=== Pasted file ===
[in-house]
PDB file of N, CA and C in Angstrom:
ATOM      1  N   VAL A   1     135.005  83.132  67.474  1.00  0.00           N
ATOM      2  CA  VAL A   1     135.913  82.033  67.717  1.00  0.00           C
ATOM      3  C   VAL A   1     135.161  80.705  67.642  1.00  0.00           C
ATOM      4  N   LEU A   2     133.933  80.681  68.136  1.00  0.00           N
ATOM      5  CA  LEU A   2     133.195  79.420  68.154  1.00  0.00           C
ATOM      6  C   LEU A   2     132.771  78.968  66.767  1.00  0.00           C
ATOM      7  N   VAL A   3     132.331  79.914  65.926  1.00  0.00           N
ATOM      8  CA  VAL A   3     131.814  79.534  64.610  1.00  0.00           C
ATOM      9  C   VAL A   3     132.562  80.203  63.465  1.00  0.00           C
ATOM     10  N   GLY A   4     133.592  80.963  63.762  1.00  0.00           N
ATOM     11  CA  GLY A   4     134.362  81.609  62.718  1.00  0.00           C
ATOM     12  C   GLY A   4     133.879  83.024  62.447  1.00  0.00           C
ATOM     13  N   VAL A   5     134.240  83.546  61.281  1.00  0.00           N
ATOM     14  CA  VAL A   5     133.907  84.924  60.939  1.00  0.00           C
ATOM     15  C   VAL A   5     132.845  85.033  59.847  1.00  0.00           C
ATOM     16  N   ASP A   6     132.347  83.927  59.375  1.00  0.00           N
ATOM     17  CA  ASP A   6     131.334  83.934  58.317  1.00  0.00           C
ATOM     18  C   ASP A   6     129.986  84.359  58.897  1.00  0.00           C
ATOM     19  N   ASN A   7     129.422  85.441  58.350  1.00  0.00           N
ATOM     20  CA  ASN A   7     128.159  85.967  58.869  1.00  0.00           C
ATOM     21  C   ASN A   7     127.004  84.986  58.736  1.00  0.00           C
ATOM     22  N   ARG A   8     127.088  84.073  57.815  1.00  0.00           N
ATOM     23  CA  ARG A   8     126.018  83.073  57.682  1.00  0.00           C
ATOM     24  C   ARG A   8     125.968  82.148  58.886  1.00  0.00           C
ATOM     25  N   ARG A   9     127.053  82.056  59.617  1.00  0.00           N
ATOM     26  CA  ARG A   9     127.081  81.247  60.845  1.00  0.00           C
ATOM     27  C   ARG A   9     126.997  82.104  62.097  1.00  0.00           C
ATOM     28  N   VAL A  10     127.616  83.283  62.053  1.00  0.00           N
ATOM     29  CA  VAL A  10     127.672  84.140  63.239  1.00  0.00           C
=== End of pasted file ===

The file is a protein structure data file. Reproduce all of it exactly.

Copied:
[in-house]
PDB file of N, CA and C in Angstrom:
ATOM      1  N   VAL A   1     135.005  83.132  67.474  1.00  0.00           N
ATOM      2  CA  VAL A   1     135.913  82.033  67.717  1.00  0.00           C
ATOM      3  C   VAL A   1     135.161  80.705  67.642  1.00  0.00           C
ATOM      4  N   LEU A   2     133.933  80.681  68.136  1.00  0.00           N
ATOM      5  CA  LEU A   2     133.195  79.420  68.154  1.00  0.00           C
ATOM      6  C   LEU A   2     132.771  78.968  66.767  1.00  0.00           C
ATOM      7  N   VAL A   3     132.331  79.914  65.926  1.00  0.00           N
ATOM      8  CA  VAL A   3     131.814  79.534  64.610  1.00  0.00           C
ATOM      9  C   VAL A   3     132.562  80.203  63.465  1.00  0.00           C
ATOM     10  N   GLY A   4     133.592  80.963  63.762  1.00  0.00           N
ATOM     11  CA  GLY A   4     134.362  81.609  62.718  1.00  0.00           C
ATOM     12  C   GLY A   4     133.879  83.024  62.447  1.00  0.00           C
ATOM     13  N   VAL A   5     134.240  83.546  61.281  1.00  0.00           N
ATOM     14  CA  VAL A   5     133.907  84.924  60.939  1.00  0.00           C
ATOM     15  C   VAL A   5     132.845  85.033  59.847  1.00  0.00           C
ATOM     16  N   ASP A   6     132.347  83.927  59.375  1.00  0.00           N
ATOM     17  CA  ASP A   6     131.334  83.934  58.317  1.00  0.00           C
ATOM     18  C   ASP A   6     129.986  84.359  58.897  1.00  0.00           C
ATOM     19  N   ASN A   7     129.422  85.441  58.350  1.00  0.00           N
ATOM     20  CA  ASN A   7     128.159  85.967  58.869  1.00  0.00           C
ATOM     21  C   ASN A   7     127.004  84.986  58.736  1.00  0.00           C
ATOM     22  N   ARG A   8     127.088  84.073  57.815  1.00  0.00           N
ATOM     23  CA  ARG A   8     126.018  83.073  57.682  1.00  0.00           C
ATOM     24  C   ARG A   8     125.968  82.148  58.886  1.00  0.00           C
ATOM     25  N   ARG A   9     127.053  82.056  59.617  1.00  0.00           N
ATOM     26  CA  ARG A   9     127.081  81.247  60.845  1.00  0.00           C
ATOM     27  C   ARG A   9     126.997  82.104  62.097  1.00  0.00           C
ATOM     28  N   VAL A  10     127.616  83.283  62.053  1.00  0.00           N
ATOM     29  CA  VAL A  10     127.672  84.140  63.239  1.00  0.00           C